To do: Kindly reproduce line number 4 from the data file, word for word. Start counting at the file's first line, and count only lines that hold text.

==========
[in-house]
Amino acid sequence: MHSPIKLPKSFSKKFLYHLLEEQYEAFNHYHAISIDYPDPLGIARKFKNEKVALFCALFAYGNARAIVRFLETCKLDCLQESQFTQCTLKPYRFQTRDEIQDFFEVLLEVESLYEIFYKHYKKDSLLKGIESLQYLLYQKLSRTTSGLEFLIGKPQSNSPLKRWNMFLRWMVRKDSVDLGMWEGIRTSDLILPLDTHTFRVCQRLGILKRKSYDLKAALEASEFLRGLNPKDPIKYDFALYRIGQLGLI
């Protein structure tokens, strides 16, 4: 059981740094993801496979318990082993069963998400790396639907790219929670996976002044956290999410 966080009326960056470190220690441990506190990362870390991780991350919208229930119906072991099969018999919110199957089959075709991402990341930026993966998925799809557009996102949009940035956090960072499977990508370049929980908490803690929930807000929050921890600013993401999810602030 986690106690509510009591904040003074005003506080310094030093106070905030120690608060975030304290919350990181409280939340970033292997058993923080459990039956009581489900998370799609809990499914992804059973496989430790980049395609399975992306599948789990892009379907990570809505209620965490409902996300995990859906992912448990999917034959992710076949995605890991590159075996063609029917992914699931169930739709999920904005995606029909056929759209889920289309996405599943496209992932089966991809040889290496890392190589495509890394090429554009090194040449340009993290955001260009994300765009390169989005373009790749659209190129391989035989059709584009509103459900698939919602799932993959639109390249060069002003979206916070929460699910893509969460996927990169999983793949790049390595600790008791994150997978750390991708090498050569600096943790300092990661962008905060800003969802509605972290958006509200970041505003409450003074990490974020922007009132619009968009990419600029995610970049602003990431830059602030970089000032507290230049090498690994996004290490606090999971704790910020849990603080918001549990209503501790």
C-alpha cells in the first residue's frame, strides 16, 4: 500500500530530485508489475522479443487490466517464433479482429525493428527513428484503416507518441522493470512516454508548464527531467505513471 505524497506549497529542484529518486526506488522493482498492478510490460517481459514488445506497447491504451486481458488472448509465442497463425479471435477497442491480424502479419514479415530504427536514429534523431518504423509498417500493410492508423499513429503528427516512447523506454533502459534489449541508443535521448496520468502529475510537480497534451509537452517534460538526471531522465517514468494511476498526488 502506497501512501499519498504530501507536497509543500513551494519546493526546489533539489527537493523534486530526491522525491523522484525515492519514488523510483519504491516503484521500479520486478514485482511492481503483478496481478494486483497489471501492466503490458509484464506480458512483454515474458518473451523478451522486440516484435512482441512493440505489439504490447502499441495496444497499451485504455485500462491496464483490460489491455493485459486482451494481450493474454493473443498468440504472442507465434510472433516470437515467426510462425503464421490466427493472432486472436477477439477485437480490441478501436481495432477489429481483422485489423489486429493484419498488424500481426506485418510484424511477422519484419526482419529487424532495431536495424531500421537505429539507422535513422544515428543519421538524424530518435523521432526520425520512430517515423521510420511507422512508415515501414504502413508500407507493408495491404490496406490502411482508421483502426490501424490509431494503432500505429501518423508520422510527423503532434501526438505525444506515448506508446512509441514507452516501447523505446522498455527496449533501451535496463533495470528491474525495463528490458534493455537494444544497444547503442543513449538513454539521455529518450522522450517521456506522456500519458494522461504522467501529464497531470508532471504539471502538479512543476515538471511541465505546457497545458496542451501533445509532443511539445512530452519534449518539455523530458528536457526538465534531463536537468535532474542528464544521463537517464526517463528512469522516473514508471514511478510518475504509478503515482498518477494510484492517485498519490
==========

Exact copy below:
C-alpha cells in the first residue's frame, strides 16, 4: 500500500530530485508489475522479443487490466517464433479482429525493428527513428484503416507518441522493470512516454508548464527531467505513471 505524497506549497529542484529518486526506488522493482498492478510490460517481459514488445506497447491504451486481458488472448509465442497463425479471435477497442491480424502479419514479415530504427536514429534523431518504423509498417500493410492508423499513429503528427516512447523506454533502459534489449541508443535521448496520468502529475510537480497534451509537452517534460538526471531522465517514468494511476498526488 502506497501512501499519498504530501507536497509543500513551494519546493526546489533539489527537493523534486530526491522525491523522484525515492519514488523510483519504491516503484521500479520486478514485482511492481503483478496481478494486483497489471501492466503490458509484464506480458512483454515474458518473451523478451522486440516484435512482441512493440505489439504490447502499441495496444497499451485504455485500462491496464483490460489491455493485459486482451494481450493474454493473443498468440504472442507465434510472433516470437515467426510462425503464421490466427493472432486472436477477439477485437480490441478501436481495432477489429481483422485489423489486429493484419498488424500481426506485418510484424511477422519484419526482419529487424532495431536495424531500421537505429539507422535513422544515428543519421538524424530518435523521432526520425520512430517515423521510420511507422512508415515501414504502413508500407507493408495491404490496406490502411482508421483502426490501424490509431494503432500505429501518423508520422510527423503532434501526438505525444506515448506508446512509441514507452516501447523505446522498455527496449533501451535496463533495470528491474525495463528490458534493455537494444544497444547503442543513449538513454539521455529518450522522450517521456506522456500519458494522461504522467501529464497531470508532471504539471502538479512543476515538471511541465505546457497545458496542451501533445509532443511539445512530452519534449518539455523530458528536457526538465534531463536537468535532474542528464544521463537517464526517463528512469522516473514508471514511478510518475504509478503515482498518477494510484492517485498519490